Louisiana to Expand Medicaid: Outlook for the States in 2016
Legislative sessions during an election year are historically shorter, more budget-oriented and less controversial than other years. But as the Obama administration enters its final year, the Affordable Care Act and the tools it provides for increasing health coverage are on the agenda as state lawmakers return to the capitol this month.
Medicaid expansion and its alternatives are on the table in a host of states, and coverage for immigrants and undocumented individuals is gaining traction in those states that have embraced the ACA. The political tenor of the sessions will determine whether these initiatives can advance and increase health coverage for thousands.
Louisiana becomes the newest state to expand Medicaid
At the top of the list is Louisiana, where the 2015 state elections put Medicaid expansion on the front-burner for Gov. John Bel Edwards. The nation’s newest governor was inaugurated Jan. 11, 2016, and vowed to accept the federal funds to expand Medicaid that were rejected by his predecessor, Ex-Gov. Bobby Jindal.
Edwards, a Democrat, will work with the Republican majority in the state legislature to address the state’s budget woes as he moves to expand Medicaid beginning July 1. When he signed an executive order to expand Medicaid, Edwards told reporters that the state’s voters elected him with the knowledge that he would move quickly to provide health coverage to an estimated 300,000 low-income Louisianans.
South Dakota governor endorses Medicaid expansion
Medicaid expansion continues to be on the agenda for health care advocates in the other 19 states that have not approved the option provided under the Affordable Care Act. In nearly all of those states Republicans control the legislature. Only Maine, where Democrats have a majority in the House, and Nebraska, which is officially nonpartisan, are not completely under GOP majorities.
To date, Republican governors in 10 states support expansion. Unfortunately, the chief executives in Tennessee, Utah, and Wyoming have been unable to convince their state lawmakers to accept federal funds to cover adults with incomes below 138 percent of the federal poverty level. The election-year sessions pose a challenge for expansion efforts, but South Dakota may try to gain support for a homegrown measure.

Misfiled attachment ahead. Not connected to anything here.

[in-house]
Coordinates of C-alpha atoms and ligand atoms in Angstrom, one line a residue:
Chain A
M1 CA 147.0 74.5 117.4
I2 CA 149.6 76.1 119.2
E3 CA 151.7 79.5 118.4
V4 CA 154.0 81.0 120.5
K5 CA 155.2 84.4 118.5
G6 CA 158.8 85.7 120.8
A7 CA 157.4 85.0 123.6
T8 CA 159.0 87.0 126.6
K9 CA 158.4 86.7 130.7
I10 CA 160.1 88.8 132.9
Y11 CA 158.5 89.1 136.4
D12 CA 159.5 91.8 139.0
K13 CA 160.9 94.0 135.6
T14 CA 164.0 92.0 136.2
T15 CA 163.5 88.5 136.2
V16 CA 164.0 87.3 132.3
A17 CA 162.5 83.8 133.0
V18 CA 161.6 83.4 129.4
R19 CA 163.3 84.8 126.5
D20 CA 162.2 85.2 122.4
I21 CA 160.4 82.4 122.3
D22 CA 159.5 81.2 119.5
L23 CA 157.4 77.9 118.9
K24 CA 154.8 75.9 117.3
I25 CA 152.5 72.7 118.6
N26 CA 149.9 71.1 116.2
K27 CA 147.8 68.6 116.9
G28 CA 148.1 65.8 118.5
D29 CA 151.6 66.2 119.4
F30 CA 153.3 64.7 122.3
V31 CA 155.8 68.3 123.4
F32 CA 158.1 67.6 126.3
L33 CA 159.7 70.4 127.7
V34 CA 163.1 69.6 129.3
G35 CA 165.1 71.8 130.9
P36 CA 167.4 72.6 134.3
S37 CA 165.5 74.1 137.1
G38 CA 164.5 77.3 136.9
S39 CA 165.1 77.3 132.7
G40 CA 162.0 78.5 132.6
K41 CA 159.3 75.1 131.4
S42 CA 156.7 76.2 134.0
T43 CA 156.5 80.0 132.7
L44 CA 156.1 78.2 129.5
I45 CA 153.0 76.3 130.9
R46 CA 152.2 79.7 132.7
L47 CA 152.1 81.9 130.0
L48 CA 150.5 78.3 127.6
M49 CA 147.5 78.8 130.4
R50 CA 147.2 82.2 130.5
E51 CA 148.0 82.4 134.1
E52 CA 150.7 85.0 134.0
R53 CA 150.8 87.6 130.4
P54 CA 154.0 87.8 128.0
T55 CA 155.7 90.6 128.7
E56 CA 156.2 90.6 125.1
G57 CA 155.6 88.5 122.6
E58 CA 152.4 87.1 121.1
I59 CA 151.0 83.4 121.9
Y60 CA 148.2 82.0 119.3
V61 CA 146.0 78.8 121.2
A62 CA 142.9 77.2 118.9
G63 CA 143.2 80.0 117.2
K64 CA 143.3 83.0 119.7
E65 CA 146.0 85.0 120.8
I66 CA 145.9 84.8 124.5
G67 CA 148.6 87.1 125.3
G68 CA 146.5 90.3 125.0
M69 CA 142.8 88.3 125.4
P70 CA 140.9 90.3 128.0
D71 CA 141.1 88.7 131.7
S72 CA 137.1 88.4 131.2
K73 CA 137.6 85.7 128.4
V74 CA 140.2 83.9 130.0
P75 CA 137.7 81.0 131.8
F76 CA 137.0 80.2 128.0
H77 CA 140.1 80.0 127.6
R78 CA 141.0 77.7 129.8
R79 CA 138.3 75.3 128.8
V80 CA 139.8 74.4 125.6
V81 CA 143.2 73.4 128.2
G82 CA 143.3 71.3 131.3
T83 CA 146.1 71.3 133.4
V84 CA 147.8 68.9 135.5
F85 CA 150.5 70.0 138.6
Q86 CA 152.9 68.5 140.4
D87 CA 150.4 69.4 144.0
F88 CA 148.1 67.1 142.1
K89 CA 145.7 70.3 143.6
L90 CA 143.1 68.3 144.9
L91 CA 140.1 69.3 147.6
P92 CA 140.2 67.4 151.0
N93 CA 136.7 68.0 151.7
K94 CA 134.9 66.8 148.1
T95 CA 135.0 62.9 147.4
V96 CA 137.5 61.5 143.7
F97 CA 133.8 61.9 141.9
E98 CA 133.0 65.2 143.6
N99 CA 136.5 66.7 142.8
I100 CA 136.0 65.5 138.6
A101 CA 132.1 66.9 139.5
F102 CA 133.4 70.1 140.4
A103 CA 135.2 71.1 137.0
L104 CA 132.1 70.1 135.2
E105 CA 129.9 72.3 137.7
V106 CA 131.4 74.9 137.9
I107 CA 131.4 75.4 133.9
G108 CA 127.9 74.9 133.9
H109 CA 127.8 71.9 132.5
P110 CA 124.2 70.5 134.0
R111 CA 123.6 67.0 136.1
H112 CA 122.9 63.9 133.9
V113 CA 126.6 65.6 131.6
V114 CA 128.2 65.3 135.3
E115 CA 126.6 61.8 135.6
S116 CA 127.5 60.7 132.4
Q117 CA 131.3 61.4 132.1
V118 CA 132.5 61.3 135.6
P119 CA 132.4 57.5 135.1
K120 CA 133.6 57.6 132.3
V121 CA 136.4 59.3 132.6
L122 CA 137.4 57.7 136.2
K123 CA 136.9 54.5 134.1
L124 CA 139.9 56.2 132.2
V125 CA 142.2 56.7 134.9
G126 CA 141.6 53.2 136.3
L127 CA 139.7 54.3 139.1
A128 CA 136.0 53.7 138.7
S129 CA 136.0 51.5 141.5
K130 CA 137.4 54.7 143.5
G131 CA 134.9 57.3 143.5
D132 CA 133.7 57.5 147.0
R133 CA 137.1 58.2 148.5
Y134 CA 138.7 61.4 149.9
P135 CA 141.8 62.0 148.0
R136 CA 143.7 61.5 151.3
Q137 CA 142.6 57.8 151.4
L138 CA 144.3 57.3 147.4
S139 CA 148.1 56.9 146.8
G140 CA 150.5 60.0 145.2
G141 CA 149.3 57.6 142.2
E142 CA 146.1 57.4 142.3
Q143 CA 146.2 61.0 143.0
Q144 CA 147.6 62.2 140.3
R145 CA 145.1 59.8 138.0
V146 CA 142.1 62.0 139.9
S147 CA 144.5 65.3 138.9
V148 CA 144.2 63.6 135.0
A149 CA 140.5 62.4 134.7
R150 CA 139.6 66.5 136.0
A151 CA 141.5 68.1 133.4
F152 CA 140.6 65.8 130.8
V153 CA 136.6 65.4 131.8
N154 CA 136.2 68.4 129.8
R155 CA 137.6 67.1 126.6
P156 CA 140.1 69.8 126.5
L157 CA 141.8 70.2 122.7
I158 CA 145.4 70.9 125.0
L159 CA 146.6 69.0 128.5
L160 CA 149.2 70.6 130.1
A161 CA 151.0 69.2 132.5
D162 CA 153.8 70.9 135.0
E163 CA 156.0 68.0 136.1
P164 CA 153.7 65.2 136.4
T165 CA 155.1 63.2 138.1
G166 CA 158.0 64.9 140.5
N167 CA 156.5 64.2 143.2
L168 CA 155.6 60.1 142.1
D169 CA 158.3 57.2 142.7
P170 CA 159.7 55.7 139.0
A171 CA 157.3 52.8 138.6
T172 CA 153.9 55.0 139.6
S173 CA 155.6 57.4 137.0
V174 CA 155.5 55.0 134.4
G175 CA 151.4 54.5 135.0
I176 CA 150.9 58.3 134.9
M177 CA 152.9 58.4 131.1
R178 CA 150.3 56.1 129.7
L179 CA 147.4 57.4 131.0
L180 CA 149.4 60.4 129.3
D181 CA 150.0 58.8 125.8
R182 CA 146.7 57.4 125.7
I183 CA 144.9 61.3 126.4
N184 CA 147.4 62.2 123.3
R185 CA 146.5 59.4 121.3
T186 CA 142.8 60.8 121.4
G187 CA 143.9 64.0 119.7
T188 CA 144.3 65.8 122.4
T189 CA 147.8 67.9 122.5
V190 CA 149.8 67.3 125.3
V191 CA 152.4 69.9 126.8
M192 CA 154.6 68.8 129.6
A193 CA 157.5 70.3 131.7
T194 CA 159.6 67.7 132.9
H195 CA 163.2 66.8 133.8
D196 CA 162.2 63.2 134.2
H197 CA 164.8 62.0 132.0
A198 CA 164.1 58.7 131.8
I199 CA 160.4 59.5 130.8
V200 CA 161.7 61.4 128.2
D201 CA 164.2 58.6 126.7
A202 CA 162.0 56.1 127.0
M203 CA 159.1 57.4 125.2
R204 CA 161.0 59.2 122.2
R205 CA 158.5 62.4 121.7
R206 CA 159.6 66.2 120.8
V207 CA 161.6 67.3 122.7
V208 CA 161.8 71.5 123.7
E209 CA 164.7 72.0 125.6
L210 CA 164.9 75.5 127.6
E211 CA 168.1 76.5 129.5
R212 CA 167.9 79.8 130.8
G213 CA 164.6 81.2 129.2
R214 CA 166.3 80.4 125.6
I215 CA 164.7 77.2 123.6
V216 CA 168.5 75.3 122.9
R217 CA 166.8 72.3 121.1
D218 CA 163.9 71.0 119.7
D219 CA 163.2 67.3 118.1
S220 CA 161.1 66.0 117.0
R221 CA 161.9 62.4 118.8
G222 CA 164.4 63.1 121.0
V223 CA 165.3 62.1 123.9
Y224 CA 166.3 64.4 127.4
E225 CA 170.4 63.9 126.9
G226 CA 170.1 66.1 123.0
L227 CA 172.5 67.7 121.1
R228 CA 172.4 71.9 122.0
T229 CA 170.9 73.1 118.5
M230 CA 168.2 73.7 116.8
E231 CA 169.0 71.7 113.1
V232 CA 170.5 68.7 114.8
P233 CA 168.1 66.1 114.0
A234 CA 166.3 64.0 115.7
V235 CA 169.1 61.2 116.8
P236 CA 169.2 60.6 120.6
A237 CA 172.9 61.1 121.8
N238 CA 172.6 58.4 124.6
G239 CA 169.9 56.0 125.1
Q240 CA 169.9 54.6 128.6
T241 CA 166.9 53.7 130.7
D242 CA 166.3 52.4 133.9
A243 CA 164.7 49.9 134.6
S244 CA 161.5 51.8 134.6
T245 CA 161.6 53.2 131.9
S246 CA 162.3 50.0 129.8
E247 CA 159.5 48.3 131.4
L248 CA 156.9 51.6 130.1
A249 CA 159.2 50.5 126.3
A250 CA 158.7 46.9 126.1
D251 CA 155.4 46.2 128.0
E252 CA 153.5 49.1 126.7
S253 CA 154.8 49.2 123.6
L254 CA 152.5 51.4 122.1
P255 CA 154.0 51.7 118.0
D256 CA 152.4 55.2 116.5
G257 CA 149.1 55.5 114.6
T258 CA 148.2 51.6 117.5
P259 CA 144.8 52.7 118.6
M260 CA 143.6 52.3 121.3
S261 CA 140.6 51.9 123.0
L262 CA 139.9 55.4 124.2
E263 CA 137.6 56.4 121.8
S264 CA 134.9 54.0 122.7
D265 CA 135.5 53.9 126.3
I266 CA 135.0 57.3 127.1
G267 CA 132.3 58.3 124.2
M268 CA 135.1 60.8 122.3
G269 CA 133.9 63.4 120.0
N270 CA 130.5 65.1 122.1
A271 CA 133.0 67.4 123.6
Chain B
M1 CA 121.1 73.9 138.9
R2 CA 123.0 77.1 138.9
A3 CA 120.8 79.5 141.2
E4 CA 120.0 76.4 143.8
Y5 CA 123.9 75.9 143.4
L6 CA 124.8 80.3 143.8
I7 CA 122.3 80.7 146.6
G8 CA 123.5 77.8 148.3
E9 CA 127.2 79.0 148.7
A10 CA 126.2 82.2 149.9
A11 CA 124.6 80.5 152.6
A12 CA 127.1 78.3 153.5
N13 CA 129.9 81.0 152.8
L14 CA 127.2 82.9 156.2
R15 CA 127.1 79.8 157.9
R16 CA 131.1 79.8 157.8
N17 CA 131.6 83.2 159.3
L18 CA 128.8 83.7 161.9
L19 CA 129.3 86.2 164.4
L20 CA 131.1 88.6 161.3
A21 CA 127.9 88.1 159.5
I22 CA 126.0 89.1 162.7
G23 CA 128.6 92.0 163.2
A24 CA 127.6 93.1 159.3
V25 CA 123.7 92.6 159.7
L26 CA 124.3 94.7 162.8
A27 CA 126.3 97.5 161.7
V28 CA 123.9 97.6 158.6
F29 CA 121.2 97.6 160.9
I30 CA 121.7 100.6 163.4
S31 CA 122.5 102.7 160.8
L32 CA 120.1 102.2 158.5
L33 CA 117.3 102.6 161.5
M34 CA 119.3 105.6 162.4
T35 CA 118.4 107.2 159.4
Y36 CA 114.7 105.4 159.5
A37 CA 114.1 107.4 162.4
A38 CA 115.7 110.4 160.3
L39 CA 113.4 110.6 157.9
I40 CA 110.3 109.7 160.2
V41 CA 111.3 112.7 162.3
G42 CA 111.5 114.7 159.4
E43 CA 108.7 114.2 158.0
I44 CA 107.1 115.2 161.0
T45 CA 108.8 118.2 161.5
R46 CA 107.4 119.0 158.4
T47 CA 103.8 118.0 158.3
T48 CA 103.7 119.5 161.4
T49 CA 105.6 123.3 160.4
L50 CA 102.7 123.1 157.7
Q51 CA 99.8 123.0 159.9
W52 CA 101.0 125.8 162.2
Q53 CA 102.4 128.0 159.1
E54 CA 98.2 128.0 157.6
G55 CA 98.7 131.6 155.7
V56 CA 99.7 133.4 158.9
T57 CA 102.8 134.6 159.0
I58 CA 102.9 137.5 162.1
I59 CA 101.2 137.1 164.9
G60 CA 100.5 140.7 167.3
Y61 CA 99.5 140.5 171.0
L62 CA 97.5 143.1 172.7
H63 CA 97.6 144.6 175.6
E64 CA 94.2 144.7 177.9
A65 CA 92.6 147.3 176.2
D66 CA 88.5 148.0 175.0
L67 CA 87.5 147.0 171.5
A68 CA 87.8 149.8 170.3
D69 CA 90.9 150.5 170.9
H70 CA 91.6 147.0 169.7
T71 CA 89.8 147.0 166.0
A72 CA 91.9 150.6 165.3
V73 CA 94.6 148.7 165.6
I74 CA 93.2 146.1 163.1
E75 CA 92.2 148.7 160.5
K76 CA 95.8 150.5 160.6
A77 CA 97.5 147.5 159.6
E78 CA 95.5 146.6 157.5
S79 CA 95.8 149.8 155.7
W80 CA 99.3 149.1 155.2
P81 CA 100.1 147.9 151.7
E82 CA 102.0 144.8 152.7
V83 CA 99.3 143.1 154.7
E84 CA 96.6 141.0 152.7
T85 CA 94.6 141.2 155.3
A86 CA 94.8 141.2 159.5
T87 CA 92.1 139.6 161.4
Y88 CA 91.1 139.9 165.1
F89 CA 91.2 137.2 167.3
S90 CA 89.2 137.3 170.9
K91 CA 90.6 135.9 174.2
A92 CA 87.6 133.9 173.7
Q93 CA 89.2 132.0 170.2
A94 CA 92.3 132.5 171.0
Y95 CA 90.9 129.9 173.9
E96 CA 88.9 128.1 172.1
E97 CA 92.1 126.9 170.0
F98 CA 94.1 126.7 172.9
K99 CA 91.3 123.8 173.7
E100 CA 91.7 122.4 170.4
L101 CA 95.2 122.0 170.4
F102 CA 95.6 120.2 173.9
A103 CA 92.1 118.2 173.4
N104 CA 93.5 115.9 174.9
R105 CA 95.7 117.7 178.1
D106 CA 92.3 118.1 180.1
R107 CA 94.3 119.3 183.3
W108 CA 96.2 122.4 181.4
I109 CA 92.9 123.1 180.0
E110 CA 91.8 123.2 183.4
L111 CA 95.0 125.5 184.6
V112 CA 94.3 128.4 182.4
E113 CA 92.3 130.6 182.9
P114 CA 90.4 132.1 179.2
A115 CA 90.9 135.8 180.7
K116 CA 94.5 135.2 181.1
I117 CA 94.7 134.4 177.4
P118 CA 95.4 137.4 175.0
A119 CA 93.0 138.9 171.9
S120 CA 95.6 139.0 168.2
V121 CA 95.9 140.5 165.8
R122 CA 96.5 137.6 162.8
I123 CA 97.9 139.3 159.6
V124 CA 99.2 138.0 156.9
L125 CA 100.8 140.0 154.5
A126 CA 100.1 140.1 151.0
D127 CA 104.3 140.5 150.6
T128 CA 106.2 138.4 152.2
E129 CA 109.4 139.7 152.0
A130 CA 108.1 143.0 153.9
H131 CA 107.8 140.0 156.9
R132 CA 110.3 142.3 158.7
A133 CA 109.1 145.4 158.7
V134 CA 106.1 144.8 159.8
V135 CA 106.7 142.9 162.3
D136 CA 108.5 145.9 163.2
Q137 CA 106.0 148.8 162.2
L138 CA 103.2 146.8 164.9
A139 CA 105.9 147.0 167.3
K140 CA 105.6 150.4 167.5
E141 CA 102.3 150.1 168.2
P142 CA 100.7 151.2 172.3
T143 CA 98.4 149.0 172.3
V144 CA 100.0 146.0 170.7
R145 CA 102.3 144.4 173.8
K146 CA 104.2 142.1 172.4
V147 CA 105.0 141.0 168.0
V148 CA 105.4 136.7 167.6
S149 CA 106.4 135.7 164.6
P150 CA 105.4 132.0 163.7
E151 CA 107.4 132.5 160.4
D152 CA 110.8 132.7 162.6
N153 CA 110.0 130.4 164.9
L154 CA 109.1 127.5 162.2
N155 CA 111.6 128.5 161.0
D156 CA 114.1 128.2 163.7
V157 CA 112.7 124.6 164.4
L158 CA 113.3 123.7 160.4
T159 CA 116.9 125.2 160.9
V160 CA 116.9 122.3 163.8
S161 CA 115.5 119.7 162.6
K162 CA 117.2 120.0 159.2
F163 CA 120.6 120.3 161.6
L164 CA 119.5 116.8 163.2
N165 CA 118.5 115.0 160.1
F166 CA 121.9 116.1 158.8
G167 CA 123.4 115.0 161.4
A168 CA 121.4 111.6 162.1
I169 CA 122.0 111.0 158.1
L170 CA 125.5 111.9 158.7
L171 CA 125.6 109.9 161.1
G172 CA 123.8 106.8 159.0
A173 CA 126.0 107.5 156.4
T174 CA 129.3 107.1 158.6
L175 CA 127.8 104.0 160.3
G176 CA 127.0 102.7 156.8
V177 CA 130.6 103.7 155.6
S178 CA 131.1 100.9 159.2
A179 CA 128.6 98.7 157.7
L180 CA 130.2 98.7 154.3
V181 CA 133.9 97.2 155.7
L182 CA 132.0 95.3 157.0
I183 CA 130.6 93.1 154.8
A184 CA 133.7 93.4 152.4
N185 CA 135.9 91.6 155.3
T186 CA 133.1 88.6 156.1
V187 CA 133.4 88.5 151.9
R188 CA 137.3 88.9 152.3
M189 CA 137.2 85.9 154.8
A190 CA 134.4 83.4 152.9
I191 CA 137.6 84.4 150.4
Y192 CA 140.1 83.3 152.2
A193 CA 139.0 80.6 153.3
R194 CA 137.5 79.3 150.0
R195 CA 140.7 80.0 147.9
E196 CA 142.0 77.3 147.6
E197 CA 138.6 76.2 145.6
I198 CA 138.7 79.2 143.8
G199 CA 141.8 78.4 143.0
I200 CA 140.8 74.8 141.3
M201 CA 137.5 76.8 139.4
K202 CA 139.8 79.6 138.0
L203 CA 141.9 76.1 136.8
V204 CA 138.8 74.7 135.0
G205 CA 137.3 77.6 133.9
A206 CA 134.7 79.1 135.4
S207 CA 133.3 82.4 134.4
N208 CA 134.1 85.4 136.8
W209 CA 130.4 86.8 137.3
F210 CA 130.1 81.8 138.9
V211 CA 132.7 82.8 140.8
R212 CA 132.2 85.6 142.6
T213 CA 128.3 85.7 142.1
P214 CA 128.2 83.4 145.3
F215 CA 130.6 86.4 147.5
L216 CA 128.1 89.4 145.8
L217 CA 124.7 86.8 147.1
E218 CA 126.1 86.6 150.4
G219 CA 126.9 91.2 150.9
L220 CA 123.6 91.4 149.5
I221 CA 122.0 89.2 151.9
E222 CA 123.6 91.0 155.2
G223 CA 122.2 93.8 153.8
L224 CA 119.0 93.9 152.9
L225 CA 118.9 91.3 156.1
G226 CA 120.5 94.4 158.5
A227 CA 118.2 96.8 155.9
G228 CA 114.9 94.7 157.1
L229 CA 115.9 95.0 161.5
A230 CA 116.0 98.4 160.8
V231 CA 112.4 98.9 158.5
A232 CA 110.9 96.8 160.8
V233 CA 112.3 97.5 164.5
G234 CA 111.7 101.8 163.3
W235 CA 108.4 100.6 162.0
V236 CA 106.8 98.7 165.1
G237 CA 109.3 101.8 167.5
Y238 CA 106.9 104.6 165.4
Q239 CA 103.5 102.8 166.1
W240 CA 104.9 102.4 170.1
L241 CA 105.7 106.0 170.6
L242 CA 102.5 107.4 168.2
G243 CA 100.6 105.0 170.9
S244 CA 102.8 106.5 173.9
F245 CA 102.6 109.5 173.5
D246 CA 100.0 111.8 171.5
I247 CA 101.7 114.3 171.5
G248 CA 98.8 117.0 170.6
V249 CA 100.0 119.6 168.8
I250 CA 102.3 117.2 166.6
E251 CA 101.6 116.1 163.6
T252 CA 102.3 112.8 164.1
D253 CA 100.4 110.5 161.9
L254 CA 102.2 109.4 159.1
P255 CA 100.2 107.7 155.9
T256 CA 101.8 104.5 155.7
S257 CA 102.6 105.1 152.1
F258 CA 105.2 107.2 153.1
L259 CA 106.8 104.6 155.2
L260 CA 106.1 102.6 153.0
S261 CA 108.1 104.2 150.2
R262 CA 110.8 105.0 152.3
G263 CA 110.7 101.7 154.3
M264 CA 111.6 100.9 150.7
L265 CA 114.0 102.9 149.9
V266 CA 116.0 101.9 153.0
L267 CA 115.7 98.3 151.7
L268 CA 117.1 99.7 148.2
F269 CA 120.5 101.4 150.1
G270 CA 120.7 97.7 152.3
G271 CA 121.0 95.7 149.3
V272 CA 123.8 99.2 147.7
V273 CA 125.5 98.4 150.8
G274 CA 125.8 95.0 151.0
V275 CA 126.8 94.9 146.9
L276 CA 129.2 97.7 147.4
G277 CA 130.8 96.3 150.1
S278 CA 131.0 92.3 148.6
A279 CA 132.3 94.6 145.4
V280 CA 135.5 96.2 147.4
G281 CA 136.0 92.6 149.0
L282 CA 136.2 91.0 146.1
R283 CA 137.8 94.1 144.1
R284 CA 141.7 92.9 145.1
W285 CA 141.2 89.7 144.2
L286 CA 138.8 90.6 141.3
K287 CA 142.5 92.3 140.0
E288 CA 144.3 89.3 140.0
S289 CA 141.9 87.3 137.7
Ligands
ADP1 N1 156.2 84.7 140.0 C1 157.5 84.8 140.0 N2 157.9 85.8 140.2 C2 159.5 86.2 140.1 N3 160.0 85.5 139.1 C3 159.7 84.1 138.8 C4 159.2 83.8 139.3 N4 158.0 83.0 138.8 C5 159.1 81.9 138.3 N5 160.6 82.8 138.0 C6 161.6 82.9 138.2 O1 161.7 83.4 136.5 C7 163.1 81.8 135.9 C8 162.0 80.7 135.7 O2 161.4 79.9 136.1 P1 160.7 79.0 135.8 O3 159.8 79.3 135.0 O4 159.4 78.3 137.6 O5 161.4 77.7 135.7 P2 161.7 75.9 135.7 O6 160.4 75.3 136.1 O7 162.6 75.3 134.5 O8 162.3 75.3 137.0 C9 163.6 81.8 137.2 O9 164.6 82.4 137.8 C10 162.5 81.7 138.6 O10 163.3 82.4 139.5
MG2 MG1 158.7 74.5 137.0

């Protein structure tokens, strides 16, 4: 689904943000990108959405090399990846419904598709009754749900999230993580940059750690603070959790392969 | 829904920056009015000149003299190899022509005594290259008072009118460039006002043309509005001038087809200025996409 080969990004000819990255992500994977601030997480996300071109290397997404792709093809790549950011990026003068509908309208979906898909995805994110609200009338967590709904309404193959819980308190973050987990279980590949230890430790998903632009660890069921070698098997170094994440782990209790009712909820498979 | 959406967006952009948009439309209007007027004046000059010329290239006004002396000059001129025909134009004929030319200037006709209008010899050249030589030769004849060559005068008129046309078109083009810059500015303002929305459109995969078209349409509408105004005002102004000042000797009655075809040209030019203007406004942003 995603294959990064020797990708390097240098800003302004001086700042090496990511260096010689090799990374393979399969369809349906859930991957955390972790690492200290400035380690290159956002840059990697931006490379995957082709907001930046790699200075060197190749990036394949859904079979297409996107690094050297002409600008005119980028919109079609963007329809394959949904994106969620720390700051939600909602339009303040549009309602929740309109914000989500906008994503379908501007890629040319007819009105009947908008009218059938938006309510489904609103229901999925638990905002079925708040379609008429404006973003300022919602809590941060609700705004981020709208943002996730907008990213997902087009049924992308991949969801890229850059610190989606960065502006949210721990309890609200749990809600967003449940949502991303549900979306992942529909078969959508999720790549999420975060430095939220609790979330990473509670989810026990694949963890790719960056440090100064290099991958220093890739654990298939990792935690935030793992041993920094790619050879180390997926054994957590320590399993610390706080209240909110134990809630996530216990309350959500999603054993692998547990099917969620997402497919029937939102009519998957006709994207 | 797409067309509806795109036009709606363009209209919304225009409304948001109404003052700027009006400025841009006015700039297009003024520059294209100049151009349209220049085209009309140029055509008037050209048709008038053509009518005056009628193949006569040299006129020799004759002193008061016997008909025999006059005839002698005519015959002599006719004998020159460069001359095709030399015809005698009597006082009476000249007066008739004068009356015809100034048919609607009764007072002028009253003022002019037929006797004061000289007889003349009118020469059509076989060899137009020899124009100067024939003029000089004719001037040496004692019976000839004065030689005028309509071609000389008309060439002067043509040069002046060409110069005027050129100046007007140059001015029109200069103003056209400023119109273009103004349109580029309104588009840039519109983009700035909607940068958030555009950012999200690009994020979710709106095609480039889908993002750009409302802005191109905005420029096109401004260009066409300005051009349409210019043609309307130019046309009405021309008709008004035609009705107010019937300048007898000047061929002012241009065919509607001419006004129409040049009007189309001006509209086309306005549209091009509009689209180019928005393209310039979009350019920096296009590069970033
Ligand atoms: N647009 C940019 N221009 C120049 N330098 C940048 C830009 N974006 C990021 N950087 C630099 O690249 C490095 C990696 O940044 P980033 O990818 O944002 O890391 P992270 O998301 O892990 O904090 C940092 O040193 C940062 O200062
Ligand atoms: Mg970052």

On January 12, Gov. Dennis Daugaard of South Dakota put the issue on the table in his budget and State of the State address. Daugaard is negotiating with federal officials for expansion and urged lawmakers to support expansion if those efforts can win approval for federal funding and make improvements to the Indian Health Services program.
Other states that may to take up alternative Medicaid expansions include Alabama and Wyoming. Idaho lawmakers will consider a plan by Gov. Butch Otter that would stop short of expansion and instead create a Primary Care Access Program that would be state-funded.
Kentucky governor may roll back the state’s progress in health coverage
The Bluegrass state has been one of the nation’s success stories for the ACA, but newly-elected Gov. Matt Bevin wants to make changes. He plans to end the current state-based marketplace, and move to HealthCare.gov. But, despite his promise early on in the 2015 gubernatorial campaign to dismantle it, Bevin decided not to drop the state’s Medicaid expansion.
Bevin wants to revamp the expansion plan through a waiver. State lawmakers plan to consider the expansion reforms during the legislative session. Democrats currently control the House of Representatives, but their majority has dwindled since Bevin took office, as a couple of lawmakers have defected to the Republican caucus.
Extending health coverage to undocumented residents on the table in California and Florida
One place where advocates want to move beyond Medicaid expansion is the Golden State, as the California Endowment and Health Access California lead the campaign for #Health4All legislation. After a successful effort to increase coverage for children in 2015, a coalition of groups will push this year to ensure access to coverage for all Californians, regardless of immigration status.
Advocates are looking at the ways a 1332 waiver might be used to provide coverage for undocumented individuals to get health insurance. Other states are watching the efforts in California to see whether those who are not covered by the Affordable Care Act can find new ways to get comprehensive, affordable health care.
Coverage for immigrant children is the goal of Florida CHAIN, which wants to remove the five-year waiting period for legally residing children who meet the requirements for the state’s CHIP program. The legislation would provide coverage for an estimated 13,400 children under KidCare.
More than 30 states opened their sessions by January 13. The remaining legislatures with 2016 sessions will convene between now and late April. Four states, Montana, Nevada, North Dakota, and Texas do not have sessions in 2016.